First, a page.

- An exit strategy is your planned approach for repaying your bridging loan.
- It’s important as bridging lenders underwrite loans based on their ability to get their funds back safely at the end of the term.
- The more reliable your exit strategy, the simpler your application process will be.
What is an exit strategy?
An exit strategy is the plan you have in place to repay your bridging loan when the time comes to do so. Bridging loans are designed to be a short-term funding solution and although they are very useful when needed, they can be a lot more expensive than longer term debt. Bridge loans can be arranged in as little as 5 days. It’s crucial that you’re able to repay, especially if you’re rolling up interest that you wouldn’t otherwise be able to afford to pay.
The first step is to understand what is a bridging loan? From there, an understanding of what bridging loan rates you will pay and finally your exit strategy. Without an exit strategy, you will be unable to secure a bridging loan.
Why is an exit strategy important?
When you reach the end of the term, you are expected to repay your bridging loan in full. If you’re unable to do this, your account will be placed in default. To avoid this situation affecting your credit file, you will have to resolve the situation quickly.
These loans aren’t generally affordable as a long-term loan, and the lenders aren’t looking to fund on that basis. As such, all parties are keen to ensure that the loan can be repaid in full and on time. For a deeper understanding of how this works, read our bridging loan example.
Where your exit strategy fails, there are often default charges to pay, and some lenders charge high fees in this situation.
In the event of your exit strategy failing, your options are:
- Extend the loan with your current lender: Consider that you may not be able to continue to roll up interest, if you’re near your maximum loan to value. In addition, the lender may refuse to renew the loan, or may charge a higher interest rate for doing so.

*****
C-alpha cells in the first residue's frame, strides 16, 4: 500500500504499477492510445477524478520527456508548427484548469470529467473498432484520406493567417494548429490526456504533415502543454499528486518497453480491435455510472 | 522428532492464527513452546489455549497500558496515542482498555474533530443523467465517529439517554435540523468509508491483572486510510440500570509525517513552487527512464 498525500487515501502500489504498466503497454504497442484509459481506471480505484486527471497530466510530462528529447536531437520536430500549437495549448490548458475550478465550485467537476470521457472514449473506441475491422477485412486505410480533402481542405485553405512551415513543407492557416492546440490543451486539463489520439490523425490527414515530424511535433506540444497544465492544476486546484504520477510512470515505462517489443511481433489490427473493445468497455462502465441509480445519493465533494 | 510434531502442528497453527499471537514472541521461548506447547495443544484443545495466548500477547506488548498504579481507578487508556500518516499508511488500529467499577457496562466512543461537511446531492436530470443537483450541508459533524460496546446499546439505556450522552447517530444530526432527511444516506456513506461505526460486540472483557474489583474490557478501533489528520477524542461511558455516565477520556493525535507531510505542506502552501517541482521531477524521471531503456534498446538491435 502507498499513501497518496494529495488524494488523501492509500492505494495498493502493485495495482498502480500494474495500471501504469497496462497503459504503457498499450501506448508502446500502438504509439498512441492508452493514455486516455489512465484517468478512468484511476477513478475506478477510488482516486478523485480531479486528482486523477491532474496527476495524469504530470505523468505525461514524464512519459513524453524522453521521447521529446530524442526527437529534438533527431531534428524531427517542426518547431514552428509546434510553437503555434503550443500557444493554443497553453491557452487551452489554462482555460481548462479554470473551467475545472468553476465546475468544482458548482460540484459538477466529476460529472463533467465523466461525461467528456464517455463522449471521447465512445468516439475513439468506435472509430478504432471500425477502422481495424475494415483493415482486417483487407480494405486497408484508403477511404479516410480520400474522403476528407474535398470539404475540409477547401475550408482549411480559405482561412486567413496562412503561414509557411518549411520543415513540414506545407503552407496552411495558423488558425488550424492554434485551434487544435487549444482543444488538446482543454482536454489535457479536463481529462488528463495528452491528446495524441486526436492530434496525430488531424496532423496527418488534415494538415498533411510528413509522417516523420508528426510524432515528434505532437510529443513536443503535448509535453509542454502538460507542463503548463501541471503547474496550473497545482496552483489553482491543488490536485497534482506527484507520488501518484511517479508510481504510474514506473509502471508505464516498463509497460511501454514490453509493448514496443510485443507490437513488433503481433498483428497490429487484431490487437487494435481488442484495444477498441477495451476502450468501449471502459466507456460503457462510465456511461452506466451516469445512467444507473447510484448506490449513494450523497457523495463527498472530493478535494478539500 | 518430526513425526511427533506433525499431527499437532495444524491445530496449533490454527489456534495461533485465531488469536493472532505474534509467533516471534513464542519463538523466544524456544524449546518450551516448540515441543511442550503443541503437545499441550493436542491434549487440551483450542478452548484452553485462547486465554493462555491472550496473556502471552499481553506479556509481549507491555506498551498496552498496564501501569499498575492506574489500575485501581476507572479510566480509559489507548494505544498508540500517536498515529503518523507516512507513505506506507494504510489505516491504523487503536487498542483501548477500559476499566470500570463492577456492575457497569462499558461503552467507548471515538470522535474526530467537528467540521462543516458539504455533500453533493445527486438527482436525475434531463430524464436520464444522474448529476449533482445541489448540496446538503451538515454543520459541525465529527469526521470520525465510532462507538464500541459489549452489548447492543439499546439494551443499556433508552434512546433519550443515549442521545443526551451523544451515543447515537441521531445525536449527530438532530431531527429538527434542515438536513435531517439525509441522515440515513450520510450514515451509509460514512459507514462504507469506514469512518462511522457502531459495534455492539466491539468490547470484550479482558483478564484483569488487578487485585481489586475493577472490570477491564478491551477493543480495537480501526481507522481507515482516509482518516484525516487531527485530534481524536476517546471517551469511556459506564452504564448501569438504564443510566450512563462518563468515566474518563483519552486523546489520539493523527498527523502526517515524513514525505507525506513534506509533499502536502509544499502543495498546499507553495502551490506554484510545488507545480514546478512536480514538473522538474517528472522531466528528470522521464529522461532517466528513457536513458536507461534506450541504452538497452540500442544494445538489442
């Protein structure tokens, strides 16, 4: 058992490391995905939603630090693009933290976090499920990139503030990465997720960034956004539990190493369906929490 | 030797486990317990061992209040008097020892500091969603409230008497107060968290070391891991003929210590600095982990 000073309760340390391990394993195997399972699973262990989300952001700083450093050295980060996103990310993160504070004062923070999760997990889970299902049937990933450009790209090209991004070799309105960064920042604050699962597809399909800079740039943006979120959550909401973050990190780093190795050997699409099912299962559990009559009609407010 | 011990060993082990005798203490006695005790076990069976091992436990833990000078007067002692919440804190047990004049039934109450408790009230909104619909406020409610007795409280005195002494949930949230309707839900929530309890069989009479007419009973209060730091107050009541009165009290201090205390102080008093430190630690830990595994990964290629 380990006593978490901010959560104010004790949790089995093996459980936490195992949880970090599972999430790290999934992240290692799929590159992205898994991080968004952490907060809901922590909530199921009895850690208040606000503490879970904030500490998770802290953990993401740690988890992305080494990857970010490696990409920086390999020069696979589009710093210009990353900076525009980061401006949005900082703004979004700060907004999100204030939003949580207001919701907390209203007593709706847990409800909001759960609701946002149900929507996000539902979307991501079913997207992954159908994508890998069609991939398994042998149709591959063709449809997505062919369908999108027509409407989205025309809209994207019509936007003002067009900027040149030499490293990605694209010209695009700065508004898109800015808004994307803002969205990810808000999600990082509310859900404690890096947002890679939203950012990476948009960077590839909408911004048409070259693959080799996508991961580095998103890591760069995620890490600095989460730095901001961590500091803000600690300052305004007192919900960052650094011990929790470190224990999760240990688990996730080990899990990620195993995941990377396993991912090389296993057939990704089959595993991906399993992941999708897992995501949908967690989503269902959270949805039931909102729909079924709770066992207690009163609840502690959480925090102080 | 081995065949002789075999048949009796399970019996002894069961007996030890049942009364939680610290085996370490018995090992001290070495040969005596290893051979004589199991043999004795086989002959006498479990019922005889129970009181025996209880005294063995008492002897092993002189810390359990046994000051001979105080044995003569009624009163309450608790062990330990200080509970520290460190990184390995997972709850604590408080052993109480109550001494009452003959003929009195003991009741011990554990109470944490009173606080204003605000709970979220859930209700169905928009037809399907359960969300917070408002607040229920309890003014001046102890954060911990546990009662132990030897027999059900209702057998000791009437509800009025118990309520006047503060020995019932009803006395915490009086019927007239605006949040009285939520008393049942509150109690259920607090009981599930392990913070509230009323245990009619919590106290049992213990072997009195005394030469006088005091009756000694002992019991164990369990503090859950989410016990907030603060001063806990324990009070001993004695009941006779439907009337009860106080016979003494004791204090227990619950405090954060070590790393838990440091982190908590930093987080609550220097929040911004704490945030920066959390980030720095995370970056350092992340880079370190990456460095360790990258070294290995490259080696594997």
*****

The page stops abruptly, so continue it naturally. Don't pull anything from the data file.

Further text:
- Refinance to a new lender: This could well get expensive as you would have to pay all setup costs again. Even if you manage to refinance your bridging loan, you still need to consider your exit. By blindly refinancing, you may just be delaying the inevitable.
If you’re unable to repay your loan and you run out of options, the lender can repossess the property, which could end up with significant financial loss and significant damage to your credit history.
How do I know if it will work?
Before taking out a bridging loan, it’s important to consider your exit strategy against the timescales you have available. It’s better to borrow for longer than you need to, than to run out of time. Most bridging loan lenders won’t charge you an early repayment fee if you repay the funds early.
If you are looking to sell property, shares or other investments, consider the liquidity of the market and the likely timescales for a transaction being completed.
Property sales, in particular, can take longer than expected. Be aware of the risk of buyers dropping out, taking a long time to complete and failing their finance applications. Buyers don’t tend to be too sympathetic to the situation and will take their time if it suits them.
If you’re looking to refinance, ensure your application will fit criteria by talking the situation through with an independent broker and if possible, also try to get a full agreement in principle from the lender you would like to use.
It is important to understand how many options you have available, if there is only one lender who is willing to refinance you, the situation is far higher risk than it would be if there were 10 options.
What exit strategies can I use?
Lenders will often consider several exit strategies, the main ones being: